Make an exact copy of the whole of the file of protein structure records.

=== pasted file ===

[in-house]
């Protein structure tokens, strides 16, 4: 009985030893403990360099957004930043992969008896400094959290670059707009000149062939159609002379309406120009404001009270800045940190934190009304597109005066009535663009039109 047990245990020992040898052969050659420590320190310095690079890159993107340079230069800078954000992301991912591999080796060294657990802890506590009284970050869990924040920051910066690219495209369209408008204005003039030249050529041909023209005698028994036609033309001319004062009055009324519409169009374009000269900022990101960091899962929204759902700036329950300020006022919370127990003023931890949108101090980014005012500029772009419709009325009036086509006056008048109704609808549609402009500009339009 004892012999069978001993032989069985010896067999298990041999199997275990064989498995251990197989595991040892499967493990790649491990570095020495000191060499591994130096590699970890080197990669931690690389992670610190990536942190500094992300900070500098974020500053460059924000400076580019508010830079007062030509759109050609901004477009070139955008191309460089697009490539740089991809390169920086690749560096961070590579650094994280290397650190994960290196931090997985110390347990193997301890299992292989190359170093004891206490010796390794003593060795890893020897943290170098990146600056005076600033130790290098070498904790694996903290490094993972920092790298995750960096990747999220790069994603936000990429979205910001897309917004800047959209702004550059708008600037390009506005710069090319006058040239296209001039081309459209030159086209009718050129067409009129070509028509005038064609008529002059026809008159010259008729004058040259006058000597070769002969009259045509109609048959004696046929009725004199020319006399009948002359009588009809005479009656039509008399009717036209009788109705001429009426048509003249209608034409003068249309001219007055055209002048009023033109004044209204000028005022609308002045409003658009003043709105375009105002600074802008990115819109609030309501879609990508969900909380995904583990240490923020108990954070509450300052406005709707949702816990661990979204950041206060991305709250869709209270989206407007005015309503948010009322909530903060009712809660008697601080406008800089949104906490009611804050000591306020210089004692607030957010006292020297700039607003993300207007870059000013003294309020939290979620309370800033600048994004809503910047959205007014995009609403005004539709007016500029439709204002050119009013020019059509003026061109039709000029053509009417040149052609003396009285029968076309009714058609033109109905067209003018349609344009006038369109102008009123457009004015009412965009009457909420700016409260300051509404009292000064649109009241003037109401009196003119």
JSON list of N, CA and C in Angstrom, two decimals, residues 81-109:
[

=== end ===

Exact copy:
[in-house]
């Protein structure tokens, strides 16, 4: 009985030893403990360099957004930043992969008896400094959290670059707009000149062939159609002379309406120009404001009270800045940190934190009304597109005066009535663009039109 047990245990020992040898052969050659420590320190310095690079890159993107340079230069800078954000992301991912591999080796060294657990802890506590009284970050869990924040920051910066690219495209369209408008204005003039030249050529041909023209005698028994036609033309001319004062009055009324519409169009374009000269900022990101960091899962929204759902700036329950300020006022919370127990003023931890949108101090980014005012500029772009419709009325009036086509006056008048109704609808549609402009500009339009 004892012999069978001993032989069985010896067999298990041999199997275990064989498995251990197989595991040892499967493990790649491990570095020495000191060499591994130096590699970890080197990669931690690389992670610190990536942190500094992300900070500098974020500053460059924000400076580019508010830079007062030509759109050609901004477009070139955008191309460089697009490539740089991809390169920086690749560096961070590579650094994280290397650190994960290196931090997985110390347990193997301890299992292989190359170093004891206490010796390794003593060795890893020897943290170098990146600056005076600033130790290098070498904790694996903290490094993972920092790298995750960096990747999220790069994603936000990429979205910001897309917004800047959209702004550059708008600037390009506005710069090319006058040239296209001039081309459209030159086209009718050129067409009129070509028509005038064609008529002059026809008159010259008729004058040259006058000597070769002969009259045509109609048959004696046929009725004199020319006399009948002359009588009809005479009656039509008399009717036209009788109705001429009426048509003249209608034409003068249309001219007055055209002048009023033109004044209204000028005022609308002045409003658009003043709105375009105002600074802008990115819109609030309501879609990508969900909380995904583990240490923020108990954070509450300052406005709707949702816990661990979204950041206060991305709250869709209270989206407007005015309503948010009322909530903060009712809660008697601080406008800089949104906490009611804050000591306020210089004692607030957010006292020297700039607003993300207007870059000013003294309020939290979620309370800033600048994004809503910047959205007014995009609403005004539709007016500029439709204002050119009013020019059509003026061109039709000029053509009417040149052609003396009285029968076309009714058609033109109905067209003018349609344009006038369109102008009123457009004015009412965009009457909420700016409260300051509404009292000064649109009241003037109401009196003119």
JSON list of N, CA and C in Angstrom, two decimals, residues 81-109:
[